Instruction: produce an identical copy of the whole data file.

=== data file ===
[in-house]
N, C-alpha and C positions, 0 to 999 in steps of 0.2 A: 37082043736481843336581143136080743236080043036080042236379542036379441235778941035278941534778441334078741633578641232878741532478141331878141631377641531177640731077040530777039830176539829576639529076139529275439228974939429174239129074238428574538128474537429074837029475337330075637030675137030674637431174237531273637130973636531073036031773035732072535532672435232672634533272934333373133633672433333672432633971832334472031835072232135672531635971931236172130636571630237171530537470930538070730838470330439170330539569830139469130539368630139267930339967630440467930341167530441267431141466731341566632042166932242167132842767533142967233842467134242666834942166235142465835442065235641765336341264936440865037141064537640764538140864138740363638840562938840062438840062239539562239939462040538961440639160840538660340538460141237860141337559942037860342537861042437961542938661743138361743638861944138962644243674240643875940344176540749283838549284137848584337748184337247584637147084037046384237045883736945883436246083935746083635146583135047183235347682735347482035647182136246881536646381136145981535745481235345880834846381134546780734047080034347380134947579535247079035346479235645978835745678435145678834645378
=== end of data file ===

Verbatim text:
[in-house]
N, C-alpha and C positions, 0 to 999 in steps of 0.2 A: 37082043736481843336581143136080743236080043036080042236379542036379441235778941035278941534778441334078741633578641232878741532478141331878141631377641531177640731077040530777039830176539829576639529076139529275439228974939429174239129074238428574538128474537429074837029475337330075637030675137030674637431174237531273637130973636531073036031773035732072535532672435232672634533272934333373133633672433333672432633971832334472031835072232135672531635971931236172130636571630237171530537470930538070730838470330439170330539569830139469130539368630139267930339967630440467930341167530441267431141466731341566632042166932242167132842767533142967233842467134242666834942166235142465835442065235641765336341264936440865037141064537640764538140864138740363638840562938840062438840062239539562239939462040538961440639160840538660340538460141237860141337559942037860342537861042437961542938661743138361743638861944138962644243674240643875940344176540749283838549284137848584337748184337247584637147084037046384237045883736945883436246083935746083635146583135047183235347682735347482035647182136246881536646381136145981535745481235345880834846381134546780734047080034347380134947579535247079035346479235645978835745678435145678834645378